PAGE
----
A Light in the Gloom: chapter 8


“Reality seen through a prism”



Chapter VIII

Eldest of things, divine Equality!
Wisdom and Love are but the slaves of thee,
The Angels of thy sway, who pour around thee
Treasures from all the cells of human thought,
And from the Stars, and from the Ocean brought,
And the last living heart whose beatings bound thee:
The powerful and the wise had sought
Thy coming, thou in light descending
O’er the wide land which is thine own
Like the Spring whose breath is blending
All blasts of fragrance into one,
Comest upon the paths of men!—
Earth bares her general bosom to thy ken,
And all her children here in glory meet
To feed upon thy smiles, and clasp thy sacred feet.

O Spirit vast and deep as Night and Heaven!
Mother and soul of all to which is given
The light of life, the loveliness of being,
Lo! thou dost re-ascend the human heart,
Thy throne of power, almighty as thou wert
In dreams of Poets old grown pale by seeing
The shade of thee;—now, millions start
To feel thy lightnings through them burning:
Nature, or God, or Love, or Pleasure,
Or Sympathy the sad tears turning
To mutual smiles, a drainless treasure,
Descends amidst us;—Scorn and Hate,
Revenge and Selfishness are desolate—
A hundred nations swear that there shall be
Pity and Peace and Love, among the good and free!


[The writer has transposed these two verses.]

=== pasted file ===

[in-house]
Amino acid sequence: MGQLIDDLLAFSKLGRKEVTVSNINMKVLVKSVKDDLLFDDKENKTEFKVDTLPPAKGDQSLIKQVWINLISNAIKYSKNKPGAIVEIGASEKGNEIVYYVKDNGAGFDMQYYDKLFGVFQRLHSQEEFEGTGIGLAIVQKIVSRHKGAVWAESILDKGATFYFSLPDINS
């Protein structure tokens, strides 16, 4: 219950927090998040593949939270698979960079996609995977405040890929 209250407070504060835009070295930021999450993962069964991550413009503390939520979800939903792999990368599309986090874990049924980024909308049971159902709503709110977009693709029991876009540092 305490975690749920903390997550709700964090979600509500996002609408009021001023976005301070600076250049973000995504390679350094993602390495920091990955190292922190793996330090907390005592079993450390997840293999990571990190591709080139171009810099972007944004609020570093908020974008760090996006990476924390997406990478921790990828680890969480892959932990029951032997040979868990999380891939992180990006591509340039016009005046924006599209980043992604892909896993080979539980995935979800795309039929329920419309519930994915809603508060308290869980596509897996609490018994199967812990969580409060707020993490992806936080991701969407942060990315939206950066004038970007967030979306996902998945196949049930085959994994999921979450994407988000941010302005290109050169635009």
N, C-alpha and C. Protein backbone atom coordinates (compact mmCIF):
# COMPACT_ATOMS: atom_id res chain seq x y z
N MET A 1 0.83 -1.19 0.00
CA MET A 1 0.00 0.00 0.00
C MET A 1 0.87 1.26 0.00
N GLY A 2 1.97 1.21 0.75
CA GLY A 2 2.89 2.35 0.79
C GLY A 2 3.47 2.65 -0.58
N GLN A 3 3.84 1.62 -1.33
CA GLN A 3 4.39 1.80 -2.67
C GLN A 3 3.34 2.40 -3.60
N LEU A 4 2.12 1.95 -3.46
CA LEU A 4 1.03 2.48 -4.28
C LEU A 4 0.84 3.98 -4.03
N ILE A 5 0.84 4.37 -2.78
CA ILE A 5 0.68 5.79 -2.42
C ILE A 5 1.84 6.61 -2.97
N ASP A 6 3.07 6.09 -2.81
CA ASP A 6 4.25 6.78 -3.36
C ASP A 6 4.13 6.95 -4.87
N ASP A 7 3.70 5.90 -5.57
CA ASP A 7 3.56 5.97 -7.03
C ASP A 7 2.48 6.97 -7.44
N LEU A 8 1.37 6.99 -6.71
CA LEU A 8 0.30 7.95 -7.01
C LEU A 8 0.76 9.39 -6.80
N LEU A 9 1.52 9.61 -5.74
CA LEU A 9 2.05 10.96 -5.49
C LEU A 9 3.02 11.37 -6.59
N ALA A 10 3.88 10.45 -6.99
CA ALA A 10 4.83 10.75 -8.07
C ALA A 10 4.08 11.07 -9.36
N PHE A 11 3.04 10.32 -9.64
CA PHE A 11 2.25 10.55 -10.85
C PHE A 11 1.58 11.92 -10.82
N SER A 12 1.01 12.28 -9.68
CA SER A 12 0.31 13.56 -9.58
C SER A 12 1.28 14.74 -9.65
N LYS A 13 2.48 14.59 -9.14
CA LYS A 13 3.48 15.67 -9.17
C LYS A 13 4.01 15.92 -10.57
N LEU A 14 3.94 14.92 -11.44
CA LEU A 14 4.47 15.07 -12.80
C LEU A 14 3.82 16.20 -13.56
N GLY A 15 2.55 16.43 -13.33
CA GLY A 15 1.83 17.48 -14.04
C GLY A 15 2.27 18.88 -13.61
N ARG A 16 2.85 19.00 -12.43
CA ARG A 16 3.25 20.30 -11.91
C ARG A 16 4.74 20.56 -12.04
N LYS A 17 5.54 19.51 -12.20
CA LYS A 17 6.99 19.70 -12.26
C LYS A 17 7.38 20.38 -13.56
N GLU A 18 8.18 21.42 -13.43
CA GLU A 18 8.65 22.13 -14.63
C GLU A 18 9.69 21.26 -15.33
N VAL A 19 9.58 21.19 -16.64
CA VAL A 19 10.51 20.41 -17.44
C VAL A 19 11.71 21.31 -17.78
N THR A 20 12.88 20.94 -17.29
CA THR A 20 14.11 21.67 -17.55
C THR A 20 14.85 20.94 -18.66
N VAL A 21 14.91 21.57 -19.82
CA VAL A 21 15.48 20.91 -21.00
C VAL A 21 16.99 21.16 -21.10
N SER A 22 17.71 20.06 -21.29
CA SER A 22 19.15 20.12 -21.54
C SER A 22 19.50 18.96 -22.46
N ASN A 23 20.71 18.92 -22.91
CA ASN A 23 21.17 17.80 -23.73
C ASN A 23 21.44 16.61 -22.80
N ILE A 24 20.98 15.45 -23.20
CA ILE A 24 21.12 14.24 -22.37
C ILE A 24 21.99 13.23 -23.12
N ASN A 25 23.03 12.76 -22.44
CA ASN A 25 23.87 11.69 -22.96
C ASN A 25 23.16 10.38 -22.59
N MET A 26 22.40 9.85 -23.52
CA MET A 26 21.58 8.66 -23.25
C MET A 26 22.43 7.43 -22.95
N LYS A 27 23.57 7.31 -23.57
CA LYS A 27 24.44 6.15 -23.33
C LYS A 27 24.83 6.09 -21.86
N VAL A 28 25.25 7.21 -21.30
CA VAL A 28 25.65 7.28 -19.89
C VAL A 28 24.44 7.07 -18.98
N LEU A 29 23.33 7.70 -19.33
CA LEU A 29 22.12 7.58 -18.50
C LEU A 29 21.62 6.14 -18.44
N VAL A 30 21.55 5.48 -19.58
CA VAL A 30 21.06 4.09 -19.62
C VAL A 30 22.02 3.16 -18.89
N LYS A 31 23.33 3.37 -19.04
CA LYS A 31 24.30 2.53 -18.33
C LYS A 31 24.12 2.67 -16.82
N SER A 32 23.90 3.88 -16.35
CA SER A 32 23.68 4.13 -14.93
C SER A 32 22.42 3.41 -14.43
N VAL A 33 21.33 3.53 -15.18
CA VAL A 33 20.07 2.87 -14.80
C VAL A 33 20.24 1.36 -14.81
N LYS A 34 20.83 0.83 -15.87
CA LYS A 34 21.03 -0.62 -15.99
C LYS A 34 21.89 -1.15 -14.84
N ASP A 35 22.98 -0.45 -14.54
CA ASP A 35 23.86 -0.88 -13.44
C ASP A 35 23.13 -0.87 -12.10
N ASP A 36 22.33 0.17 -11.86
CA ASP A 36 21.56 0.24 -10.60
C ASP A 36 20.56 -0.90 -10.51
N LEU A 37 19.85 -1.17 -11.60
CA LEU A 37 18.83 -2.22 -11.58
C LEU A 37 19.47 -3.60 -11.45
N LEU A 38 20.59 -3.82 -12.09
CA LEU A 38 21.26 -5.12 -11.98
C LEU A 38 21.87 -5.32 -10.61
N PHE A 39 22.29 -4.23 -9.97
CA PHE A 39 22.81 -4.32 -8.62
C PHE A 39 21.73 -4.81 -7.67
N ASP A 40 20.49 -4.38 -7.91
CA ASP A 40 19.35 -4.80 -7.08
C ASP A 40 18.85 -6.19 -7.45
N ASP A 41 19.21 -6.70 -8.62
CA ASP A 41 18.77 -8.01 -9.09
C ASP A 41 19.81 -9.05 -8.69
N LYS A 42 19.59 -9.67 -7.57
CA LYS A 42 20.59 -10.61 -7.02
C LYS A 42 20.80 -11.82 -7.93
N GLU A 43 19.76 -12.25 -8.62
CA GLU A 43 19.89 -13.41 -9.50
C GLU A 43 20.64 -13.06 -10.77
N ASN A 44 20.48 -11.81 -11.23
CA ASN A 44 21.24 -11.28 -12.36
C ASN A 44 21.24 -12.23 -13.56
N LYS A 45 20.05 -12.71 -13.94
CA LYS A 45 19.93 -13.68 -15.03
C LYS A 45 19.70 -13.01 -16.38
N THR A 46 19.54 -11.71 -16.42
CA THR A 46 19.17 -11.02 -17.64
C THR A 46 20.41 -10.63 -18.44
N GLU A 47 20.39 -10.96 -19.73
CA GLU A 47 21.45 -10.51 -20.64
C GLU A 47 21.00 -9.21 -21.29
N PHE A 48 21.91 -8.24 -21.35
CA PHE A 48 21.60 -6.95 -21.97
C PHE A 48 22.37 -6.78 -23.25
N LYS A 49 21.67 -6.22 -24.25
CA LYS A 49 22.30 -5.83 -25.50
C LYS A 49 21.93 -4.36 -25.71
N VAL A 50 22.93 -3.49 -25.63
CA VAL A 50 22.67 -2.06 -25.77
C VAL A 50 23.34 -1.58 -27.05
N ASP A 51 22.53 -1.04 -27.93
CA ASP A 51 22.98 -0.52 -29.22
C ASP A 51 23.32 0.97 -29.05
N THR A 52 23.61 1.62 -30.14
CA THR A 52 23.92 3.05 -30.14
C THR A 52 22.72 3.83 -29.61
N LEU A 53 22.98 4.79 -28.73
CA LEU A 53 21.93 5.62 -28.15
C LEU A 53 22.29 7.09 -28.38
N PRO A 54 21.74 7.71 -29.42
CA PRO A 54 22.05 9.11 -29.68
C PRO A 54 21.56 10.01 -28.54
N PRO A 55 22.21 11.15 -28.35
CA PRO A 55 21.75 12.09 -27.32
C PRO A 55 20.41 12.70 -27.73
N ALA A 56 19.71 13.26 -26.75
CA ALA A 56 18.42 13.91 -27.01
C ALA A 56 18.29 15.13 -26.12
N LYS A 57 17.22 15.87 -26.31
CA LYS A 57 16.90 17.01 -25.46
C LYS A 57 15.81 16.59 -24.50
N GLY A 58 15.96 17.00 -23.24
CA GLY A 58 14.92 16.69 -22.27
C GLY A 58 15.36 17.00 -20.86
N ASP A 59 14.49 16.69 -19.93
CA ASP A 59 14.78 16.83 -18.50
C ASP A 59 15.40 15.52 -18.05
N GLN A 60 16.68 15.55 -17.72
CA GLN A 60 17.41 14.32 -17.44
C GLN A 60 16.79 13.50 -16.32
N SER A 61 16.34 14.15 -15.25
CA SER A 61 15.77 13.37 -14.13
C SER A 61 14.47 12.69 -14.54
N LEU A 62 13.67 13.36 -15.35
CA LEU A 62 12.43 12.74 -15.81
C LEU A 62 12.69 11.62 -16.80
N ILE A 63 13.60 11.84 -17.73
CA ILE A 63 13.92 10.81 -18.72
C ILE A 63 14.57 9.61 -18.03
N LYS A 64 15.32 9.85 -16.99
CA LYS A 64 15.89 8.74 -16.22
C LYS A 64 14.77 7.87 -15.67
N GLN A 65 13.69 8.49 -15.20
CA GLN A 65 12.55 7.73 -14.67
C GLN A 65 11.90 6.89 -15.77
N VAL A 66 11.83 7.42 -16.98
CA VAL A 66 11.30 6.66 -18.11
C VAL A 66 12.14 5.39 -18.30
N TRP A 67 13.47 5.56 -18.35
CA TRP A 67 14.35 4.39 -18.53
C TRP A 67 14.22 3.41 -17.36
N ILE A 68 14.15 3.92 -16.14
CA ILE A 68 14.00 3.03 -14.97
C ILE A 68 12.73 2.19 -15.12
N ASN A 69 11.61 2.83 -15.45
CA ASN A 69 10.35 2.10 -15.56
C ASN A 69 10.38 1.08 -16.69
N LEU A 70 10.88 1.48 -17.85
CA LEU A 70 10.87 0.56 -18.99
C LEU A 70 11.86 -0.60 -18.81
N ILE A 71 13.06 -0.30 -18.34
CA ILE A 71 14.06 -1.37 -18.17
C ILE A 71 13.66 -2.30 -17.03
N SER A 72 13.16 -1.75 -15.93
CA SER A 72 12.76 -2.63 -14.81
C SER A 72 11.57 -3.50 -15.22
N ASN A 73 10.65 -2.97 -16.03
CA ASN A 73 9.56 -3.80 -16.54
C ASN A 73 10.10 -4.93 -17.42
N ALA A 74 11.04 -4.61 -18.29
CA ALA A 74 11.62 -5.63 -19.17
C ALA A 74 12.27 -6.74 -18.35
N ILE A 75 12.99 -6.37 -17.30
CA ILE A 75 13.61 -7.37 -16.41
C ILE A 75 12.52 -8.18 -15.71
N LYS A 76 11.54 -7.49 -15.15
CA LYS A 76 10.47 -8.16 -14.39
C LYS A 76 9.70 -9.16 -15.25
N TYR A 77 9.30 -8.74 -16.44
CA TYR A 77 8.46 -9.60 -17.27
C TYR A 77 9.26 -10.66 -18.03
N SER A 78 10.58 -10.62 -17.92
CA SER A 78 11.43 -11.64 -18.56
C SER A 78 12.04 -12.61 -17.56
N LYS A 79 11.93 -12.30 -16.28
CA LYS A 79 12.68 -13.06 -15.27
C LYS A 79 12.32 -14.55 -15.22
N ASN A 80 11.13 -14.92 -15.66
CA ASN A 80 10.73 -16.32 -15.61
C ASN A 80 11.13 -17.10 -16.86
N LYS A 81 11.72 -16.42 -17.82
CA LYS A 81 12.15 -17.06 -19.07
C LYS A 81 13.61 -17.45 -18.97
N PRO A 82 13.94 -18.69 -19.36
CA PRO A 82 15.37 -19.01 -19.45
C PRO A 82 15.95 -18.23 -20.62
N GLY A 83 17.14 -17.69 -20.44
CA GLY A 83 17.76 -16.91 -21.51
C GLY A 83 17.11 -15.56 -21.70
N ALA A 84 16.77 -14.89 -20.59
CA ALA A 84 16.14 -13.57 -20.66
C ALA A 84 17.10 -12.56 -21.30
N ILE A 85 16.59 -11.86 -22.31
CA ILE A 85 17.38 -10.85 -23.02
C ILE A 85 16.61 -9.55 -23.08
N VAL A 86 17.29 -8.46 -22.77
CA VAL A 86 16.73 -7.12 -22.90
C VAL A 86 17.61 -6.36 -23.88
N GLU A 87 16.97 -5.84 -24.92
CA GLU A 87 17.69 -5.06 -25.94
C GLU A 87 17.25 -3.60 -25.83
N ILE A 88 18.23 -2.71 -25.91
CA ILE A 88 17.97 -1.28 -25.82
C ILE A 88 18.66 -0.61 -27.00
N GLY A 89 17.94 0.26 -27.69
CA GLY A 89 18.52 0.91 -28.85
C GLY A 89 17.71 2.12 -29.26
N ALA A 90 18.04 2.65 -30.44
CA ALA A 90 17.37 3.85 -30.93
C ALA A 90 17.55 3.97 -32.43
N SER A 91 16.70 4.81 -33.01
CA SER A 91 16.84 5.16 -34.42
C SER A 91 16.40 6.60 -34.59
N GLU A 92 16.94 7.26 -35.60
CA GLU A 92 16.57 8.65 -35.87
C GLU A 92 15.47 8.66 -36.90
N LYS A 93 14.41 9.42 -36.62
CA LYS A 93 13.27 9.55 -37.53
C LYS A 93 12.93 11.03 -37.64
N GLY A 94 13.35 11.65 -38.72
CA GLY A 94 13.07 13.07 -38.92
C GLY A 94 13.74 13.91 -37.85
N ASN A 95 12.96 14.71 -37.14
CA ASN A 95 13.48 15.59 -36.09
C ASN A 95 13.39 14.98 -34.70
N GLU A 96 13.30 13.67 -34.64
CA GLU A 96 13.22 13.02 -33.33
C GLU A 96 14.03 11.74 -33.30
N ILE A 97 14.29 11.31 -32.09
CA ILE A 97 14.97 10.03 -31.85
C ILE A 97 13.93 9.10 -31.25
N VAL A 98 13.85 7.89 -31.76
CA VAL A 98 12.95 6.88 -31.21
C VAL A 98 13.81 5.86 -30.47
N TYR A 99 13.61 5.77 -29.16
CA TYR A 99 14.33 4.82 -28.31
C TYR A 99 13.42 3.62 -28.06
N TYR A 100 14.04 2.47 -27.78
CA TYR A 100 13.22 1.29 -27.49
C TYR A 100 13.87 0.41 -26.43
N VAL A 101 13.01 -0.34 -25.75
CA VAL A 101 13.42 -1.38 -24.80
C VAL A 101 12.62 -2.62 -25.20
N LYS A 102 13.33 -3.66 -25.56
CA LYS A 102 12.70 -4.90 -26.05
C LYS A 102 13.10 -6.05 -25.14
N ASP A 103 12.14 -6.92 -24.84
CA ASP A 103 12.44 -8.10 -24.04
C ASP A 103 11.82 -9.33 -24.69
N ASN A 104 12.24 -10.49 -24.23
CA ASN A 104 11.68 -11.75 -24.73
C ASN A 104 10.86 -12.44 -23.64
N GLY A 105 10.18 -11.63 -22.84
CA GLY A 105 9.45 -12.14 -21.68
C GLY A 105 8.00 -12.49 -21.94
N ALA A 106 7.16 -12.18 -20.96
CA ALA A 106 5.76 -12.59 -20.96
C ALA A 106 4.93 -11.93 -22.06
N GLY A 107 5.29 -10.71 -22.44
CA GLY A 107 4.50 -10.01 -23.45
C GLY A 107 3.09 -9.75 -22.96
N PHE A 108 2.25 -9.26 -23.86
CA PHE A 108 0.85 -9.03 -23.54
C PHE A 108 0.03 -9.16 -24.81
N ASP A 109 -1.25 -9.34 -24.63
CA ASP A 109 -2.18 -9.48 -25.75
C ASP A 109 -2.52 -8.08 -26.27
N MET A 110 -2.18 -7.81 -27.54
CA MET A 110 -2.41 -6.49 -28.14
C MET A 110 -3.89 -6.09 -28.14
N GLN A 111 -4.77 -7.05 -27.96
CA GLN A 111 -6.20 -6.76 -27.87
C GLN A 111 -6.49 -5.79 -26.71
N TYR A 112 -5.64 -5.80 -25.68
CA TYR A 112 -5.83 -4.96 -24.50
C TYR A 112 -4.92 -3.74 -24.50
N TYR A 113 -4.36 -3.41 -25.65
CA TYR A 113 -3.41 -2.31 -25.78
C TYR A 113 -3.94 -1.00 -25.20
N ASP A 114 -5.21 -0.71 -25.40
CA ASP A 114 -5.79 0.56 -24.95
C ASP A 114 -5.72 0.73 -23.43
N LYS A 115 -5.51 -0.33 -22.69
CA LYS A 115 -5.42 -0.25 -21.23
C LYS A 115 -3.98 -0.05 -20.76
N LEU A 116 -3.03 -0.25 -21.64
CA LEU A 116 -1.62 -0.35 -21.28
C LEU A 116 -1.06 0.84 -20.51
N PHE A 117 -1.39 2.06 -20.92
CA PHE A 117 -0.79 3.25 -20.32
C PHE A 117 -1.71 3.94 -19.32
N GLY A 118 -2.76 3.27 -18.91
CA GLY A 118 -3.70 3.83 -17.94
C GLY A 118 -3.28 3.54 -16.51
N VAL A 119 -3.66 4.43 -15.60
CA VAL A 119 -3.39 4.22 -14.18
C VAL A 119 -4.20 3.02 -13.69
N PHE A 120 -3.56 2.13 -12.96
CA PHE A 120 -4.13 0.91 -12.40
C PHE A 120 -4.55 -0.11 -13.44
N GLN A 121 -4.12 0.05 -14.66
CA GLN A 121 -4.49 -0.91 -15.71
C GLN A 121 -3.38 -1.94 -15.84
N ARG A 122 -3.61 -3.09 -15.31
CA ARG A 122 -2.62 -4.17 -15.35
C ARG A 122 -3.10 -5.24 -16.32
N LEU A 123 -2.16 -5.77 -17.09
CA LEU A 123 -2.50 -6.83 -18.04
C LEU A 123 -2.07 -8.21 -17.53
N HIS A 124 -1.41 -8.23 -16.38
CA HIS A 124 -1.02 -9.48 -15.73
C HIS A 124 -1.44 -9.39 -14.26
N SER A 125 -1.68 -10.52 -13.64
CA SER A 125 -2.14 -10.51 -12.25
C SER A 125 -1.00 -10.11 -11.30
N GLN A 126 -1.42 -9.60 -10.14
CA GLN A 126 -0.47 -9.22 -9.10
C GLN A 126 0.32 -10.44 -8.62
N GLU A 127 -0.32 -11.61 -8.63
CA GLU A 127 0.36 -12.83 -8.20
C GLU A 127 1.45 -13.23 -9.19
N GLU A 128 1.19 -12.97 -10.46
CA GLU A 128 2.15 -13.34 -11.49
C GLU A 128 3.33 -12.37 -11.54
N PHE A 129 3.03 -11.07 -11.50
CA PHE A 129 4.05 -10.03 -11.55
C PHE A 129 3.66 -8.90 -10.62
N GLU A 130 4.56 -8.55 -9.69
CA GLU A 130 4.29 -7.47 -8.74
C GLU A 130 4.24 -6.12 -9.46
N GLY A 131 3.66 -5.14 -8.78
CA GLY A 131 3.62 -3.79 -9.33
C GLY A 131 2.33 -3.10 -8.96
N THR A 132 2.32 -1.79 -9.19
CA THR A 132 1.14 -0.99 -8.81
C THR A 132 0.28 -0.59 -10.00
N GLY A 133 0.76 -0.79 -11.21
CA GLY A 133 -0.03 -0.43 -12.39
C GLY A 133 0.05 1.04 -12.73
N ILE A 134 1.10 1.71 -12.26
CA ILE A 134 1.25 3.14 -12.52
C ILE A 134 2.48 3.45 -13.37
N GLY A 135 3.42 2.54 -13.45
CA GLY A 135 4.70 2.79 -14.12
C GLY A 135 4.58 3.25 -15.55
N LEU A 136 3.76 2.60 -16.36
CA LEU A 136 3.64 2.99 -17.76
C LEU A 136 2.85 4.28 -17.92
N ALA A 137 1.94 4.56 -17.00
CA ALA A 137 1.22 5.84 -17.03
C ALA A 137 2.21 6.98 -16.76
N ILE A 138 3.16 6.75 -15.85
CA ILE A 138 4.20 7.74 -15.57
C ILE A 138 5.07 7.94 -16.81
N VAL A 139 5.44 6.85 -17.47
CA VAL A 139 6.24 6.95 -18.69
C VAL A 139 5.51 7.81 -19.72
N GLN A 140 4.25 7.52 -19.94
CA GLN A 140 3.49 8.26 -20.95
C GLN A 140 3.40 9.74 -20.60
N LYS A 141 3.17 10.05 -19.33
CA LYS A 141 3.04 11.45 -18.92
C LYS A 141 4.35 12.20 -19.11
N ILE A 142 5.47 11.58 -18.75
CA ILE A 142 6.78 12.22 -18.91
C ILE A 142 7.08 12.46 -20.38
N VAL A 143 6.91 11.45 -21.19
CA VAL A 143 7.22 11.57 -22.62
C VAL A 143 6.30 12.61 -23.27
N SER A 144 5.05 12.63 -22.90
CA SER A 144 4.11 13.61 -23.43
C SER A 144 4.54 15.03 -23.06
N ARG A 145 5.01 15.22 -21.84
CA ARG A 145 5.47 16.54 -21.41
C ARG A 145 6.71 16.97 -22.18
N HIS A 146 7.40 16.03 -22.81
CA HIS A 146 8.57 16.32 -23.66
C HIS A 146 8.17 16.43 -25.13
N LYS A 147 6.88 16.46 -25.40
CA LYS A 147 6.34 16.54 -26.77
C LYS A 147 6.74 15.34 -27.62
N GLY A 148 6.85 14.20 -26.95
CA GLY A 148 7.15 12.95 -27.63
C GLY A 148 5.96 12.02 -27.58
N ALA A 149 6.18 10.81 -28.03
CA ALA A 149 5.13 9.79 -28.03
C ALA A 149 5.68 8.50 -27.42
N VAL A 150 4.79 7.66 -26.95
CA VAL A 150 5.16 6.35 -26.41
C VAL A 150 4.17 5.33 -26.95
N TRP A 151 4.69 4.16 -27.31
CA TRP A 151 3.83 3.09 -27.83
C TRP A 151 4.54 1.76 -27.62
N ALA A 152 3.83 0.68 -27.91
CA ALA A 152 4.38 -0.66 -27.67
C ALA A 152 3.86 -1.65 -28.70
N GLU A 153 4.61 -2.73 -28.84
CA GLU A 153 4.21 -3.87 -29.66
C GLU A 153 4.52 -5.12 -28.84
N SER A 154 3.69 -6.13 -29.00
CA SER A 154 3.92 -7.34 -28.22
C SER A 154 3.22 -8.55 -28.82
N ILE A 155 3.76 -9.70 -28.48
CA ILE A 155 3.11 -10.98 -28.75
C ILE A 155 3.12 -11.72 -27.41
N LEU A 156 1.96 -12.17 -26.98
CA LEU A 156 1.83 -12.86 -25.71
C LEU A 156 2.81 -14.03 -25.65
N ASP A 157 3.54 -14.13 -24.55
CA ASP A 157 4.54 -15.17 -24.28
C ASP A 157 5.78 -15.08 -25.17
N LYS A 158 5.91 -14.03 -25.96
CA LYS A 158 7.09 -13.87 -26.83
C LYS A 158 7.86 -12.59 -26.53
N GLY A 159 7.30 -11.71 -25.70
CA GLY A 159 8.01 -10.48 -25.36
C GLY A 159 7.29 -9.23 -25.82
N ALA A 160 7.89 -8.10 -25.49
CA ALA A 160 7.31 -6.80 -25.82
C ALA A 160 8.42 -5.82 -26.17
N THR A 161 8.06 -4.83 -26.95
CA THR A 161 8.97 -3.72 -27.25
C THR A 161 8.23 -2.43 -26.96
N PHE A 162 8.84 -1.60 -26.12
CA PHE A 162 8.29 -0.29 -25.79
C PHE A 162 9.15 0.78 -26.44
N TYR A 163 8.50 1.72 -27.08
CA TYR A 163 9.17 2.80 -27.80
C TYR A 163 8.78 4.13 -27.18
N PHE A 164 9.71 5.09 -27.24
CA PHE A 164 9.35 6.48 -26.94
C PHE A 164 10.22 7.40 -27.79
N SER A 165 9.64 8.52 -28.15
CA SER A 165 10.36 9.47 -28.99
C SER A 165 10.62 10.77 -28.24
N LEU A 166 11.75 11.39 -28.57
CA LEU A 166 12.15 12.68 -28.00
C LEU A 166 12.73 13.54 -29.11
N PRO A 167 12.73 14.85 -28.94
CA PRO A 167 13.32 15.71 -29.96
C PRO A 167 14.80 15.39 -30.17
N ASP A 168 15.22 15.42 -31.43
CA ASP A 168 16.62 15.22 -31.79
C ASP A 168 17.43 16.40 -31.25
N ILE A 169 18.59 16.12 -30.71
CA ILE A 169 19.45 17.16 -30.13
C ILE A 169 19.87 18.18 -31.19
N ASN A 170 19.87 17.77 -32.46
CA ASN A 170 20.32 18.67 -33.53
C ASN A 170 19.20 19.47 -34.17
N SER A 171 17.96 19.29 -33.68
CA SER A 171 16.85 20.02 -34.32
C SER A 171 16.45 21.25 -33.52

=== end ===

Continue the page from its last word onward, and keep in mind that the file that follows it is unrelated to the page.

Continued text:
After an illness of many weeks, I again resume my narrative. Though weakened in body, my mind still dwells upon performing this task, so long interrupted, yet so dearly cherished. My soul seems to shrink from annihilation, and longs to leave at least this memorial to connect me, however feebly, with the past. What tidings is this, my children, you have just brought me? Can it be true that my aged years are again gladdened with the news that France is revolutionised—that the children of the dead giants have in 1848 emulated their sires of 1792,—that the Republic, one and indivisible, is again emplazoned on Liberty’s flag, to the terror of the tyrants of Europe? Thrice have I seen Liberty in the ascendant in France. Oh! that I might see it triumphant in Britain,—then should I close my eyes in happy slumber. Liberty! Equality! and Fraternity! how sweetly the syllables glide off the tongue. How harmoniously they sound on the awakened ear, each a spirit of glorious music—united, a heavenly chorus. Liberty! oh, what melody there is in the word!—melody sweeter by far than the singing of birds in the dripping blossoms of an apple bough when all nature has been refreshed by the summer shower. Melody, did I say? That is, indeed, a high and tender theme, flowing softly over the strings of the heart, when every pulse beats in unison. But Liberty is more than melody: it is the deepest, grandest harmony; it is the glad voices of assembled millions; it is the glorious pulse-beating of an enraptured and enfranchised universe! Equality! the feeling grows and gathers on me as I pronounce and ponder on the word; it is the first, the primeval music which gave a soul to the world! It widens and spreads until it includes the mighty whole; it is the strong flow of a thousand rivers into the vast ocean; it is absorbed into that which receives it; it is gathered into that which gave it birth! Fraternity! softer and more pleasant than the cooing of the wood-d0ove when the whole forest is redolent with song; it swells and swells upon the bursting soul; it mounts and mounts unto the gates of heaven, and all the stars sing glad hosannahs, for Peace and Goodwill are again installed in the human heart, their native dwelling-place! My trembling nerves can scarce record the raptures of my heart. I have awakened from the dreams of death to a glorious life! May treachery never blight this glowing prospect,—may that which hath put forth its blossoms so auspiciously never be destined to die of canker in its bud! The storms of Europe will shake it not: its only danger is from the larvae of insects that breed and fatten on its bloom. But away with dismal anticipations. May this glorious trinity in unity become the Religion of regenerated Europe,—may every man become its priest, every woman its vestal, and every child its worshipper! This event but heightens my desire that the brief part I have played in this mighty struggle should not be lost to you, my children. Who knows what events even a few hours may bring forth. The Revolution of 1830 gave England the Reform Bill. What may we not anticipate from the Revolution of 1848? May we take advantage of these teeming events,—may no disunion among the people or cowardice among the leaders step between them and the power that would seem to be within their grasp.